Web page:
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3G/HSPA

Voodoo's $24 Billion Writedown?

Vodafone Group plc (NYSE: VOD) is set to follow rival mmO2 plc in writing down the value of its mammoth 3G license assets later this year, according to U.K. newspaper reports over the weekend.

The Business newspaper suggests the British-based company will begin to depreciate the value of its assets by £13 billion (US$24 billion), following fears the world’s largest carrier has made a huge over-investment in third generation technology.

Financial sources told the newspaper that 3G UMTS (Universal Mobile Telecommunications System) license investments will weigh heavily on the value of Vodafone shares in the coming months.

“Vodafone should be careful what it wishes for, as when it finally launches 3G later this year, the amortisation of its £13 billion license costs will start to kick in for real,” commented Nomura Holdings Inc. analyst Mark James.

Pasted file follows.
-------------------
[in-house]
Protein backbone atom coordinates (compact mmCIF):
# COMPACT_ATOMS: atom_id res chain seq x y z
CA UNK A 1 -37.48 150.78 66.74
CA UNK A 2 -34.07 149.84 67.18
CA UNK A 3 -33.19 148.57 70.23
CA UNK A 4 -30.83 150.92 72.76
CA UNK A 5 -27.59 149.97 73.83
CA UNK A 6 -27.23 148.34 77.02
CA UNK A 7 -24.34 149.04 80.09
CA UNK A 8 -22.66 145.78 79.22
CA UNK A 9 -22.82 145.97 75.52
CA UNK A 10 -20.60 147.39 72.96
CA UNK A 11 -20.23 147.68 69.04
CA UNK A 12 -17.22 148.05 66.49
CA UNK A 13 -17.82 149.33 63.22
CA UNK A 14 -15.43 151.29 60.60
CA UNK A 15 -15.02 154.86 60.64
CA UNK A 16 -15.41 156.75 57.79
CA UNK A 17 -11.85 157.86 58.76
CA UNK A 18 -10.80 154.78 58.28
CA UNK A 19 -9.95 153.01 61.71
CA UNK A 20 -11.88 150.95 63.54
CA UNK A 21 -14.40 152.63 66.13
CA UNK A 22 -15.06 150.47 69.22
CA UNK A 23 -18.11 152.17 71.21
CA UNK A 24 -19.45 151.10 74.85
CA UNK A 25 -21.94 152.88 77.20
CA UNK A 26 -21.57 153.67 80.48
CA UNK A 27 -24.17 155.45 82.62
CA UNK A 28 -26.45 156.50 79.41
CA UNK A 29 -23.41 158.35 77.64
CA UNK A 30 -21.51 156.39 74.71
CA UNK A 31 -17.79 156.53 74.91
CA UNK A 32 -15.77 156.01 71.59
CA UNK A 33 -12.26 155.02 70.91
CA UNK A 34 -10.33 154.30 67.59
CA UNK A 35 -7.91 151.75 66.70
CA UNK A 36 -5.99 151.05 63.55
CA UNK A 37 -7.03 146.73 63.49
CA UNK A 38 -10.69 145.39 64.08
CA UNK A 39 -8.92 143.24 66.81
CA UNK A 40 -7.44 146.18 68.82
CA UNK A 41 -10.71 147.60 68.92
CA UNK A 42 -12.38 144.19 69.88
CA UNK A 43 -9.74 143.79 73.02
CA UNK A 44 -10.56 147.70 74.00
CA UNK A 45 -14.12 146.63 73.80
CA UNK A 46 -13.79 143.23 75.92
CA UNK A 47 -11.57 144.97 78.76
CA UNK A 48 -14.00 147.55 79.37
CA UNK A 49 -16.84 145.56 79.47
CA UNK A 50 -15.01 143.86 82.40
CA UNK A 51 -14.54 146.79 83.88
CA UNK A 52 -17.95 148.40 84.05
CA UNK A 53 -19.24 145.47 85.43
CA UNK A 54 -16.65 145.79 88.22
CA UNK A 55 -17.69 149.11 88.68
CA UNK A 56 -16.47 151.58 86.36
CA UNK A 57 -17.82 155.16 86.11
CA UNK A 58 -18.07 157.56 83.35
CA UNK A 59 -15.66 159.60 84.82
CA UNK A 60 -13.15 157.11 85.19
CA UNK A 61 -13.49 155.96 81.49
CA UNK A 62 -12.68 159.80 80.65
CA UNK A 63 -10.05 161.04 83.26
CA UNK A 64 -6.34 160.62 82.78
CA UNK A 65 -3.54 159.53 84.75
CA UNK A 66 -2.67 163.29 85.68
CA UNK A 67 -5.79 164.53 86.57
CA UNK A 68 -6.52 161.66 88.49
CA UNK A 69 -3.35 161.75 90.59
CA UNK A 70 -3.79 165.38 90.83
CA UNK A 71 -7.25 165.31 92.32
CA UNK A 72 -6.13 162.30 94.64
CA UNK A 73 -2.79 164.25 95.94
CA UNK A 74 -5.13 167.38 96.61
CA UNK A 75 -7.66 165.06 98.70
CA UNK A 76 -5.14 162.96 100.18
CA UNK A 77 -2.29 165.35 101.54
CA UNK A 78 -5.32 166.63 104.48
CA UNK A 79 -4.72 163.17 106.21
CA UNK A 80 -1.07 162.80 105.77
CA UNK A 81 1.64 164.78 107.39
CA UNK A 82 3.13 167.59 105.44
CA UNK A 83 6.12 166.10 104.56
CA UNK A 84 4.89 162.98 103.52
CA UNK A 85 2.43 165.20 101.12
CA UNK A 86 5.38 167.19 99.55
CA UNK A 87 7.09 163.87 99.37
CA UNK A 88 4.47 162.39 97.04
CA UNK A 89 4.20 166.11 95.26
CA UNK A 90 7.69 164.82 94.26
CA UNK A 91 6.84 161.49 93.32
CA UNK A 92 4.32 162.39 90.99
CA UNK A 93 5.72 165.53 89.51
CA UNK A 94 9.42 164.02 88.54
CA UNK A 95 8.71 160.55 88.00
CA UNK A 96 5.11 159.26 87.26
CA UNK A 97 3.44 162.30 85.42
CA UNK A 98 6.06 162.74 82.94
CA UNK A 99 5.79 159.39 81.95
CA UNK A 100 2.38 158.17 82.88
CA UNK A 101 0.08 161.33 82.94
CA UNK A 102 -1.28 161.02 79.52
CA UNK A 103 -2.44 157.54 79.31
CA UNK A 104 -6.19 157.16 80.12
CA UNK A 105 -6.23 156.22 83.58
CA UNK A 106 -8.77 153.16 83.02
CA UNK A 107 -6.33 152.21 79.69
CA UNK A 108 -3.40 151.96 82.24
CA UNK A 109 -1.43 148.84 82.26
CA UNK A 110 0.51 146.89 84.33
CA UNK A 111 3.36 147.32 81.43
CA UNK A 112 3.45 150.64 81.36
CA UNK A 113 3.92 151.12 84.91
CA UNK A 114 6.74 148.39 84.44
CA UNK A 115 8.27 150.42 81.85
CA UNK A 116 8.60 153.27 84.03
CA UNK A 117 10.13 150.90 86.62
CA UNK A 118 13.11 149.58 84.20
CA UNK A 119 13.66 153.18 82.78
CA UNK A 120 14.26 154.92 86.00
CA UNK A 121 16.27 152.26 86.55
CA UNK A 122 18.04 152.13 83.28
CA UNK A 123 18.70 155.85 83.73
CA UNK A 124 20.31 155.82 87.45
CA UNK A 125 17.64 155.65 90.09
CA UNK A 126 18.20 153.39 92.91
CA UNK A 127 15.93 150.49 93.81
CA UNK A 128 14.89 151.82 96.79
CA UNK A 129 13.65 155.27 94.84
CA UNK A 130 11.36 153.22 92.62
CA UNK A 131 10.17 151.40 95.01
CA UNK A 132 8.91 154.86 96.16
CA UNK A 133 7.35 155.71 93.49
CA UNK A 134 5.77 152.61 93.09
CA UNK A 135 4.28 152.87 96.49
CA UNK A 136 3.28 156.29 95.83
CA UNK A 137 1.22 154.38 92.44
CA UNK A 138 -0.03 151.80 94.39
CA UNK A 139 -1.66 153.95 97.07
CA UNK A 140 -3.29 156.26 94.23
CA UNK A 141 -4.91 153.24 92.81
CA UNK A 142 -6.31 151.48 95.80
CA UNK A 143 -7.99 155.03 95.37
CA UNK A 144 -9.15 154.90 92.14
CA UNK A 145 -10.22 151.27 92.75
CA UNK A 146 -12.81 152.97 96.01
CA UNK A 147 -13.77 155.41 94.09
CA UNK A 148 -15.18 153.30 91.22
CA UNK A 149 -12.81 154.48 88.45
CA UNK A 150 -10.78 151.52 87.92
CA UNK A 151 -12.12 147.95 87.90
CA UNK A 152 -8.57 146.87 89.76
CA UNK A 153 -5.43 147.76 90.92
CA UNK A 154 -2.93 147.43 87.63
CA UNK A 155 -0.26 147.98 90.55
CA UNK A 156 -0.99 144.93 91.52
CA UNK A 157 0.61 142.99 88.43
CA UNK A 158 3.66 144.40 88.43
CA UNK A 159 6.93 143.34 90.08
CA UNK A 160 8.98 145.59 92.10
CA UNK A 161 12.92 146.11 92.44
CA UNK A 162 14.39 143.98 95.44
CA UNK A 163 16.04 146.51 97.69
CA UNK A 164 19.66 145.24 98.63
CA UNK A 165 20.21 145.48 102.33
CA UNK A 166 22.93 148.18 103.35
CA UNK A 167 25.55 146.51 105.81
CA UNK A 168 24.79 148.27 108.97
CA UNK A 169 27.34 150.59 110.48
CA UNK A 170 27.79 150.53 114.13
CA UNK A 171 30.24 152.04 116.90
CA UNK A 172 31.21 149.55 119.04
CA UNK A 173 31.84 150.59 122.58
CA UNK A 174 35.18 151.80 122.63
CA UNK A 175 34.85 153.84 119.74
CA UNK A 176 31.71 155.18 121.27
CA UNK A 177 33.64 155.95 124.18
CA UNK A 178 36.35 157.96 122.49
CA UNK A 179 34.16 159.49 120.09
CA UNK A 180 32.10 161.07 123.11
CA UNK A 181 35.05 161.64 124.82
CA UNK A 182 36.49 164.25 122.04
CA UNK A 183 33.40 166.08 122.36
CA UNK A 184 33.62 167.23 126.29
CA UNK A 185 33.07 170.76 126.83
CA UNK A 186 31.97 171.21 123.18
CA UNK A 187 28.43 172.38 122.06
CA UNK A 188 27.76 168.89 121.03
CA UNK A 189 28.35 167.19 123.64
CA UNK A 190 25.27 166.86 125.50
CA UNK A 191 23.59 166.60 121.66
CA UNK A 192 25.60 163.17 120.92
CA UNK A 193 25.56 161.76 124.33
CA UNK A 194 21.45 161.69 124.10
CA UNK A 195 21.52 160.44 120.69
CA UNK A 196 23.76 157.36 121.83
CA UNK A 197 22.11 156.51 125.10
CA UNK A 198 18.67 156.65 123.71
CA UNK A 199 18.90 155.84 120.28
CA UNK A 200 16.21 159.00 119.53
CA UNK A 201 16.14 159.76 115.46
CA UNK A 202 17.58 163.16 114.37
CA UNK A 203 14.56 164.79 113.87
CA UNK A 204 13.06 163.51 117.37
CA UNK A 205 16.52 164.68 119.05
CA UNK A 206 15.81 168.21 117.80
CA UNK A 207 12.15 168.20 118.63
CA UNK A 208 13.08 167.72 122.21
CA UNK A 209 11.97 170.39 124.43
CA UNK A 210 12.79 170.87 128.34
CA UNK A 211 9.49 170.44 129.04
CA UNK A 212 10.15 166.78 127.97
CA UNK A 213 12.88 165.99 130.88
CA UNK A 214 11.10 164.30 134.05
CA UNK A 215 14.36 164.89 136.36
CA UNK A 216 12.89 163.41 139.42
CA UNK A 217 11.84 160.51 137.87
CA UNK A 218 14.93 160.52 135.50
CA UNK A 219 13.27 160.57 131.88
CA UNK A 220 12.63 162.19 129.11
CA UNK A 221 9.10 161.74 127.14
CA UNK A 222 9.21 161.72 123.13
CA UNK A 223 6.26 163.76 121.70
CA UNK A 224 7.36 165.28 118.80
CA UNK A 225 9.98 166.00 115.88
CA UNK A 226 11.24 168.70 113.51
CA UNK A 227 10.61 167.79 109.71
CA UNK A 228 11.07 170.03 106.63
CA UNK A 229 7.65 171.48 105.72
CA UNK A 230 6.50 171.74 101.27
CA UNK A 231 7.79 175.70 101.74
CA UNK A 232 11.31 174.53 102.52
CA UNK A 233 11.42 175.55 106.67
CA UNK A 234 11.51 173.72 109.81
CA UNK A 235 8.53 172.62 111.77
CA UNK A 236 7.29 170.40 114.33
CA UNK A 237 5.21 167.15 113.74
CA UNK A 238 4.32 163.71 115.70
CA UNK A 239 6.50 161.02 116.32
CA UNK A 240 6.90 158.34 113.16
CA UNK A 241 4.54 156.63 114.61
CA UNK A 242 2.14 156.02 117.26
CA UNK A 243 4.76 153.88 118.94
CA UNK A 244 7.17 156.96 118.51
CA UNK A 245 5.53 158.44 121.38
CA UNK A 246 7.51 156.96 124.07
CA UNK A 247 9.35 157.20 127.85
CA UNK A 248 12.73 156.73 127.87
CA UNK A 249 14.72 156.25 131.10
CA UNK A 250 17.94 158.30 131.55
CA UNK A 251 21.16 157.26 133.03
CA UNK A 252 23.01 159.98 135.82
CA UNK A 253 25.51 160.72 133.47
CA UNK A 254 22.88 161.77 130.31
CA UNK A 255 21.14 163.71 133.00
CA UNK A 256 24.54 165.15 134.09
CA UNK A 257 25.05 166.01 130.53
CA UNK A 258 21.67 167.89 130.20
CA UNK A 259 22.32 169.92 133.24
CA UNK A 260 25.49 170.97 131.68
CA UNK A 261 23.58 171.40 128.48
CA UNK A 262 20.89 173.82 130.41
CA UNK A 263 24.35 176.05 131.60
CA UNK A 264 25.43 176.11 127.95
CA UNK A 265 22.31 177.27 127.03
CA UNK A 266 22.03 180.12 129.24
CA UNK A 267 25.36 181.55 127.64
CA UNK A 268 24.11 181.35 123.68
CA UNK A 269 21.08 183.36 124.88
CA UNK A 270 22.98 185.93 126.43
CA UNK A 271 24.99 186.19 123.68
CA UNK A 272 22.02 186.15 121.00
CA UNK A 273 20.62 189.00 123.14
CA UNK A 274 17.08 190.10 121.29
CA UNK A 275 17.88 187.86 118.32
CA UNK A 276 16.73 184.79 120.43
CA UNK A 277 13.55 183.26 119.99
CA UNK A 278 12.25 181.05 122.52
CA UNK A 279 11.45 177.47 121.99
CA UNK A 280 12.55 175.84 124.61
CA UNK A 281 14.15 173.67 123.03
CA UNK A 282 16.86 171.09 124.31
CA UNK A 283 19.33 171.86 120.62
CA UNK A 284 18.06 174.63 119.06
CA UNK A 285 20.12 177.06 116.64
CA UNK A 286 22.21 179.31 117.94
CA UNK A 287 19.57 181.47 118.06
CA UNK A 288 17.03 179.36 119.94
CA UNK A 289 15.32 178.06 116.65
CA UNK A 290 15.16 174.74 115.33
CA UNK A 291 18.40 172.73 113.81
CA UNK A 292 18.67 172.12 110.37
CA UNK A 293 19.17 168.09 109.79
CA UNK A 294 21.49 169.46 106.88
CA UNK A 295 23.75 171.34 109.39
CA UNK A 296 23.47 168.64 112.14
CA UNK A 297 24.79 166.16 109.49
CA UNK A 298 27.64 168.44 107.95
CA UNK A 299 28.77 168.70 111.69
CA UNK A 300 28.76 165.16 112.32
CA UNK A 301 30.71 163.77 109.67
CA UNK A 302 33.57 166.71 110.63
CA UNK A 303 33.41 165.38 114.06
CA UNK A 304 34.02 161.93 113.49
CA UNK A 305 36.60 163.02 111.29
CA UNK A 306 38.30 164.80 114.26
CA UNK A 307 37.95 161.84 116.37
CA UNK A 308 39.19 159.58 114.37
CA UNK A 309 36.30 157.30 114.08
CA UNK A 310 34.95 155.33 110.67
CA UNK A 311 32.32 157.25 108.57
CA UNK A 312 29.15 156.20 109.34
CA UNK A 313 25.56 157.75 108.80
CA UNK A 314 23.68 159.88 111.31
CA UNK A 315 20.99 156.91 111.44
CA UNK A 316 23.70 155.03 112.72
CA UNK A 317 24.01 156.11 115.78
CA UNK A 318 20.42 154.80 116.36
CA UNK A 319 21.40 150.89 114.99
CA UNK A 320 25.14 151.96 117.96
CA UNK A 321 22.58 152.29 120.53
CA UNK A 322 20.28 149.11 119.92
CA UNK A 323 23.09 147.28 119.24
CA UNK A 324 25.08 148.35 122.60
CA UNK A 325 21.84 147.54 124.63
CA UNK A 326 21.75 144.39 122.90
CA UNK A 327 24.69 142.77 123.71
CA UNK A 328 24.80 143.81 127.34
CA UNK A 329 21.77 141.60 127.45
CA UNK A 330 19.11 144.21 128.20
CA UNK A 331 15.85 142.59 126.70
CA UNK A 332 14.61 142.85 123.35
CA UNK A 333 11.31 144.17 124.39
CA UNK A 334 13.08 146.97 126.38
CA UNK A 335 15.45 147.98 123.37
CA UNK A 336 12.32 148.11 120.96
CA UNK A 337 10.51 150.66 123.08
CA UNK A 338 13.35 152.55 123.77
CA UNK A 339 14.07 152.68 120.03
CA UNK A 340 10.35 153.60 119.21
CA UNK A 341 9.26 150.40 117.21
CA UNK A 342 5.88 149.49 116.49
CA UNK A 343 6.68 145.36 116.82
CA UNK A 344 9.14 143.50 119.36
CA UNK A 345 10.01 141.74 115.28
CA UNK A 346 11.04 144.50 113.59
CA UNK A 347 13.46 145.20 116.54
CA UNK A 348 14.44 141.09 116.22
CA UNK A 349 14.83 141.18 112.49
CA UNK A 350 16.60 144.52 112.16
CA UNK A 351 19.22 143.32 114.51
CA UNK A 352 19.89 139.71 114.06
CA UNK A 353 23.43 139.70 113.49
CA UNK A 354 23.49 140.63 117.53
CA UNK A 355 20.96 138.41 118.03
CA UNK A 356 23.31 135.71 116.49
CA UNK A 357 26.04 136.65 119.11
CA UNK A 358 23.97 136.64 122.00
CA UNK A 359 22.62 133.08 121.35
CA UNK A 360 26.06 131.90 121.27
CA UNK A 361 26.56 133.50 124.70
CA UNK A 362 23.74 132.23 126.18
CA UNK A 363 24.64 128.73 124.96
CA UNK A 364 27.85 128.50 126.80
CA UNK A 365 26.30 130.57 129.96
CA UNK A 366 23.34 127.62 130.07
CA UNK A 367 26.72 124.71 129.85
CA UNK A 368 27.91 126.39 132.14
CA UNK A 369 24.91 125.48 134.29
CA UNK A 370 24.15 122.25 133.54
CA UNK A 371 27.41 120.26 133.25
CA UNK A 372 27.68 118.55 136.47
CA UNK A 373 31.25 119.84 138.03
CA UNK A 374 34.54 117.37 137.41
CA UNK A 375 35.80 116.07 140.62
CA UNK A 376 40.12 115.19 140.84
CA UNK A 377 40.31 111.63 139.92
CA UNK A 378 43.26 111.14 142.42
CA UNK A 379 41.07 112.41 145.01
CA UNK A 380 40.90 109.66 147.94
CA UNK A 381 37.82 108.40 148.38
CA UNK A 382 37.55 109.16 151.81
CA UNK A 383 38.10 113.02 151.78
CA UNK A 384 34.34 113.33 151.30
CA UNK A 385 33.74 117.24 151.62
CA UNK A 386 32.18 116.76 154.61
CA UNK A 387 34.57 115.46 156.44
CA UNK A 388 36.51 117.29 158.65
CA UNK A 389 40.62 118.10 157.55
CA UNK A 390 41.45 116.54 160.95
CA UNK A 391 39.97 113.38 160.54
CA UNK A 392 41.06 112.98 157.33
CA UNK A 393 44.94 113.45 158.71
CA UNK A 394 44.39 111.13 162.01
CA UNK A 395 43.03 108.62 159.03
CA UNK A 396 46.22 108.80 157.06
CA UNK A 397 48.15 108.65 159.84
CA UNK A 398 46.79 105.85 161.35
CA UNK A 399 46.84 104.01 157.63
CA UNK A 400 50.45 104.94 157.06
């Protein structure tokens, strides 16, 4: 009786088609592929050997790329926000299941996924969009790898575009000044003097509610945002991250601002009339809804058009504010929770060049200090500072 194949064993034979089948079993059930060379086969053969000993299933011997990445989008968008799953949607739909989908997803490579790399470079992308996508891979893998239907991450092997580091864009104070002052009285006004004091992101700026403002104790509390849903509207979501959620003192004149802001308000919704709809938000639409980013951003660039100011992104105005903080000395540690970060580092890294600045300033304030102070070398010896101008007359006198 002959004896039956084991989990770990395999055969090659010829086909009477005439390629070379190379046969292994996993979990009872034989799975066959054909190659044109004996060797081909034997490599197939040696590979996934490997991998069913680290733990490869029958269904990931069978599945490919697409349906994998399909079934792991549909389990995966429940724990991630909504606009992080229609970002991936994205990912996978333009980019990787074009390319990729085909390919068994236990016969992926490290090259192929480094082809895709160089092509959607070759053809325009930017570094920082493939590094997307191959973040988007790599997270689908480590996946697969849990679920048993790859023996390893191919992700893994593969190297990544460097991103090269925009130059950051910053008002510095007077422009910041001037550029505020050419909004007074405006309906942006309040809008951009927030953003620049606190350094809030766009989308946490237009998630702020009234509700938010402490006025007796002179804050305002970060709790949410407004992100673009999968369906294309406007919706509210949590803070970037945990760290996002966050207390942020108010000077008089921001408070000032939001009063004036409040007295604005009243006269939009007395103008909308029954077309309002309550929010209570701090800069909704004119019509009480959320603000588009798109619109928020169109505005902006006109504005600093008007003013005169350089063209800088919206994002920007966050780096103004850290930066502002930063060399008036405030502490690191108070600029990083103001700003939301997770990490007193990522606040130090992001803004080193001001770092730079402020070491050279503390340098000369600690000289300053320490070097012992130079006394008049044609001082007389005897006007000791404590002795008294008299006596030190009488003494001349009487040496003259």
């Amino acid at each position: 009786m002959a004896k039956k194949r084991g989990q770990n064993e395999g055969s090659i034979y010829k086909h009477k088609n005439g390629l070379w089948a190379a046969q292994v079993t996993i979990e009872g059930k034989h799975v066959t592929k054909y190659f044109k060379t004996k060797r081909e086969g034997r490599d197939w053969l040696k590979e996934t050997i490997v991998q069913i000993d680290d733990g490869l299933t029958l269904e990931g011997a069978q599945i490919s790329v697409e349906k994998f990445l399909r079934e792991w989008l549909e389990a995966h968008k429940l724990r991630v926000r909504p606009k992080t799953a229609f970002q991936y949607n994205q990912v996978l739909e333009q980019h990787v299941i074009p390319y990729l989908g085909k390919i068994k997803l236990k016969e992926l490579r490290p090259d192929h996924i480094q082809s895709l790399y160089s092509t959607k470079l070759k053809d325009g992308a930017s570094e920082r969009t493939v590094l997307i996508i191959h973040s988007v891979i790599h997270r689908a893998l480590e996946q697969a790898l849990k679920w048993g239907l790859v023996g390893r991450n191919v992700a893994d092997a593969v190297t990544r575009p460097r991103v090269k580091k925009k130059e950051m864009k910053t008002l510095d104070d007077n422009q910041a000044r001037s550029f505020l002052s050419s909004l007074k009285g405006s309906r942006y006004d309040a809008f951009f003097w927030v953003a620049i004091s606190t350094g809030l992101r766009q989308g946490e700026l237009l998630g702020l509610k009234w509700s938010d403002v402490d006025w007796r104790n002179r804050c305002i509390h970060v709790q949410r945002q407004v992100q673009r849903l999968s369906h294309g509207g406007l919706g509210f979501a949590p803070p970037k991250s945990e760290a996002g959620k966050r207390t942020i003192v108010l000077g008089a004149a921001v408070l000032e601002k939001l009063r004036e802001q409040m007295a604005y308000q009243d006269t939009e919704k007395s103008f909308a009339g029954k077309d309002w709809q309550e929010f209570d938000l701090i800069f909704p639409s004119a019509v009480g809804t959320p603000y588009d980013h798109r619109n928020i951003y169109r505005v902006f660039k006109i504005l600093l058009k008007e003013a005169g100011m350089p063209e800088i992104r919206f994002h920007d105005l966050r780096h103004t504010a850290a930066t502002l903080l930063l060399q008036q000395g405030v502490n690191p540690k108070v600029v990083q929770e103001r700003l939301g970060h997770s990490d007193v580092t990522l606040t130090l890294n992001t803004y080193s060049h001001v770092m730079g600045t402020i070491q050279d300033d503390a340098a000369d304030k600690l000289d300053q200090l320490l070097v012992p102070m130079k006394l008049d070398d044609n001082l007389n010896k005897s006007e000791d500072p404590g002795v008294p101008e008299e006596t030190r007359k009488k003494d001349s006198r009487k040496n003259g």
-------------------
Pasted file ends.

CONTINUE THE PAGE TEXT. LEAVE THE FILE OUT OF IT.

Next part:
A spokesperson for Vodafone declined to address the reports.

Any such writedown will confirm market belief that Europe’s 3G license auctions in 2000 were a financial debacle that have hindered the development of the region’s cellular industry.

In May 2003 mm02 wrote off £5.9 billion ($10.9 billion) in its full-year results, attributable to the fall in value of the company’s 3G licenses (see 3G Farce Stings mmO2).

Vodafone has already pushed back the commercial launch of its European 3G operations to the second half of this year, two years later than originally anticipated at the time of the auctions (see Euro Carriers: 3G's Not Ready).

UMTS is the 3G upgrade to the GSM standard, using a wideband-CDMA air interface on top of the GSM core network to increase voice capacity and boost data-transfer speeds to a possible 2 Mbit/s.

— Justin Springham, Senior Editor, Europe, Unstrung

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